READ 180: Phoenix Union High School District
At a glance
  • Moderate Evidence
  • Program: Read 180®
  • Subjects: Intervention Curriculum, Literacy Curriculum
  • Report Type: Efficacy Study, Study Conducted by Third Party
  • Grade Level: High
  • Region: Southwest
  • Population: English Learners
  • Race/Ethnicity: Black, Hispanic, Other
  • District Urbanicity: Urban, Suburban
  • District Size: Large
  • Implementation Model: 80+ minutes
  • District: Phoenix Union High School District, AZ
  • Participants: Cohort 1: N=1,652; Cohort 2: N=1,642; and Cohort 3: N=2,058
  • Outcome Measure: Stanford Achievement Test Series, Reading Test, Ninth Edition (SAT-9); TerraNova, AIMS Reading Test; Reading Inventory
  • Evaluation Period: 2003–2006
  • Study Conducted by: Policy Studies Associates (White & Haslam, 2005) and Scholastic Research
Successful findings replicated for three years in a row, including sustained results one year after intervention for English learners.

The Phoenix Union High School District (PUHSD) began implementing READ 180 in the fall of 2003 to help struggling ninth-grade students become proficient readers. Students were identified to participate in READ 180 if they scored below an 8.0 grade equivalent on the Stanford Achievement Test Series, Ninth Edition (SAT-9) during the spring of their eighth-grade year.

An independent research firm, Policy Studies Associates (PSA), evaluated the immediate impact on three cohorts of ninth-grade READ 180 students (White & Haslam, 2005). The study included ninth-grade students who participated in READ 180 during the 2003–2004 school year (Cohort 1), the 2004–2005 school year (Cohort 2), or the 2005–2006 school year (Cohort 3). Cohorts 1, 2, and 3 were each compared to matched groups of nonparticipants that were selected through propensity matching.

In addition to the evaluation of the end-of-ninth-grade findings, PSA also evaluated the longitudinal impact (during the spring of tenth grade) for the first two cohorts of students, approximately one year after program participation.


Study results showed that READ 180 participants outperformed matched nonparticipants on standardized reading tests at the end of ninth grade. Cohort 1 participants achieved significantly higher average scores on the SAT-9 (31.4 NCEs) than matched nonparticipants (30.1 NCEs) in spring 2004. Likewise, Cohort 2 READ 180 participants averaged significantly higher scores on the TerraNova® (41 NCEs) than did matched nonparticipants (38 NCEs) in spring 2005. Continuing this positive trend, Cohort 3 READ 180 participants achieved significantly higher average scores on the TerraNova than did their matched nonparticipating peers (39.0 NCEs vs. 38.1 NCEs, respectively).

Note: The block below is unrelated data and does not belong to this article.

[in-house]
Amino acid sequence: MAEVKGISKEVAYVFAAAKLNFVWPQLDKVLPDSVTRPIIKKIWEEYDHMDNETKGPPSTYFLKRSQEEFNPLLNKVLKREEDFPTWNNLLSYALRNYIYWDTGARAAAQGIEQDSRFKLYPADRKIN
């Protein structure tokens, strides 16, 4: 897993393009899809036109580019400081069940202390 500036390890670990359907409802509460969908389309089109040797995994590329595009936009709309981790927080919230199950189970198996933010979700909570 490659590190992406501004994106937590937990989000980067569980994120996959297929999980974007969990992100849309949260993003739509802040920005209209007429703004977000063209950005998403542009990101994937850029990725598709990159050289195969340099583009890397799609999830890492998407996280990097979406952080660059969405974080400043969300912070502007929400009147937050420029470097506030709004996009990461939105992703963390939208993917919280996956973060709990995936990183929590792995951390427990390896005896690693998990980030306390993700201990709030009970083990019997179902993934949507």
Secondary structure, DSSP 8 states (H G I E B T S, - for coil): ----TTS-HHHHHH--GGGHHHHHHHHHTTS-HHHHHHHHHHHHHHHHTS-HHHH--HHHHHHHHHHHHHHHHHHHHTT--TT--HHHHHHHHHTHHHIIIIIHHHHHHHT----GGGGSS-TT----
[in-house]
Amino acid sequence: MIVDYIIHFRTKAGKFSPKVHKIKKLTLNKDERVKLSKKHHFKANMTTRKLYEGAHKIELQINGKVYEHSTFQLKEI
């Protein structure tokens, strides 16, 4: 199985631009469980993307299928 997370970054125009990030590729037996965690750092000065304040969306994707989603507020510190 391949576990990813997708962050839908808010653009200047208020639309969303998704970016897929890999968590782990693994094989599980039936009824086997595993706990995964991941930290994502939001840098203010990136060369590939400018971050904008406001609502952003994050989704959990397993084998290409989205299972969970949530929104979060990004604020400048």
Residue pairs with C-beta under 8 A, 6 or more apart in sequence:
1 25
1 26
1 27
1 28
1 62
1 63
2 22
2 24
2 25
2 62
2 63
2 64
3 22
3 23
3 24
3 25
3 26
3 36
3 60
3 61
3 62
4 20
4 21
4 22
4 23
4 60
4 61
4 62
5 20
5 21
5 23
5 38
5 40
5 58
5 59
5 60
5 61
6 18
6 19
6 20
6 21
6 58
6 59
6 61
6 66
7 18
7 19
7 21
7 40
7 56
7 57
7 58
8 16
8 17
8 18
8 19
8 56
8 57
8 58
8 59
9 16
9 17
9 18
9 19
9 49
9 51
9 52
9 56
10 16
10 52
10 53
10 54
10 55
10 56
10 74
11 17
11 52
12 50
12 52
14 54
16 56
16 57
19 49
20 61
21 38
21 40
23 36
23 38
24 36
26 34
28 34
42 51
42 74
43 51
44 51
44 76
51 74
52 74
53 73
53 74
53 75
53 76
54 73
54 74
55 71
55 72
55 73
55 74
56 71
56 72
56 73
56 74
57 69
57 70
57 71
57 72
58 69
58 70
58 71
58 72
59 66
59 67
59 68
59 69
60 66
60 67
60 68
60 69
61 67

In addition to finding READ 180 participants outperforming matched nonparticipants after one year of READ 180, the study found that the benefits of participation in READ 180 persisted into tenth grade for English learners (EL) and low-performing students who had scored in the bottom third of their eighth-grade SAT-9 Reading Test.

Among EL students, READ 180 participants in Cohort 1 and Cohort 2 performed better than their matched nonparticipants on their tenth-grade AIMS Reading test in 2005. Cohort 1 EL students achieved 654 scale score points, while matched EL nonparticipants earned 646 scale score points (Graph 1). Similarly, Cohort 2 EL READ 180 participants averaged scores that were significantly higher on the 2006 AIMS Reading test, one year after READ 180, than matched nonparticipants (650 and 642 scale score points, respectively).

4.2 Phoenix Union Graph 1

GRAPH 1. Phoenix Union High School District Cohort 1 EL Students (N=234)

Performance on Tenth-Grade AIMS Reading Test, 2005

Note. The difference between the percentage of READ 180 and non-READ 180 EL students who fell far below the standard is statistically significant (p<0.05).

For students who had scored in the bottom third of their eighth-grade tests, prior to intervention, longitudinal results in both cohorts also indicate a lasting positive impact of READ 180. For example, Cohort 2 READ 180 students who had scored below 30 NCEs on their eighth-grade SAT-9 achieved higher scale scores on the tenth-grade AIMS Reading test, on average, than matched comparison students. Among these initially low-scoring students, READ 180 participants averaged 652 scale score points, while the comparison students averaged 648 scale score points. The difference is statistically significant (Graph 2).

4.2 Phoenix Union Graph 2

GRAPH 2. Phoenix Union High School District Cohort 2 Students Who Scored Below 30 NCEs on Eighth-Grade SAT-9 (N=578)

Performance on Tenth-Grade AIMS Reading Test, 2006

Note. The difference in score is statistically significant, and the effect size is +0.16.

In a separate analysis, Scholastic Research (2006) analyzed READ 180 Cohort 3 Reading Inventory® data disaggregated by student groups. The analysis revealed that African American participants averaged a gain of 11.9 NCEs, Hispanic participants averaged a gain of 9.4 NCEs, and all other participants averaged 9.6 NCEs (Graph 3).

4.2 Phoenix Union Graph 3

GRAPH 3. Phoenix Union High School District READ 180 Students, Grade 9 (N=1,029)

Change in Reading Inventory NCE Score by Ethnicity, 2005 to 2006

  • White, R. N., & Haslam, M. B. (2005). Study of the performance of READ 180 participants in the Phoenix Union High School District 2003–04 and 2004–05. Washington, DC: Policy Studies Associates, Inc.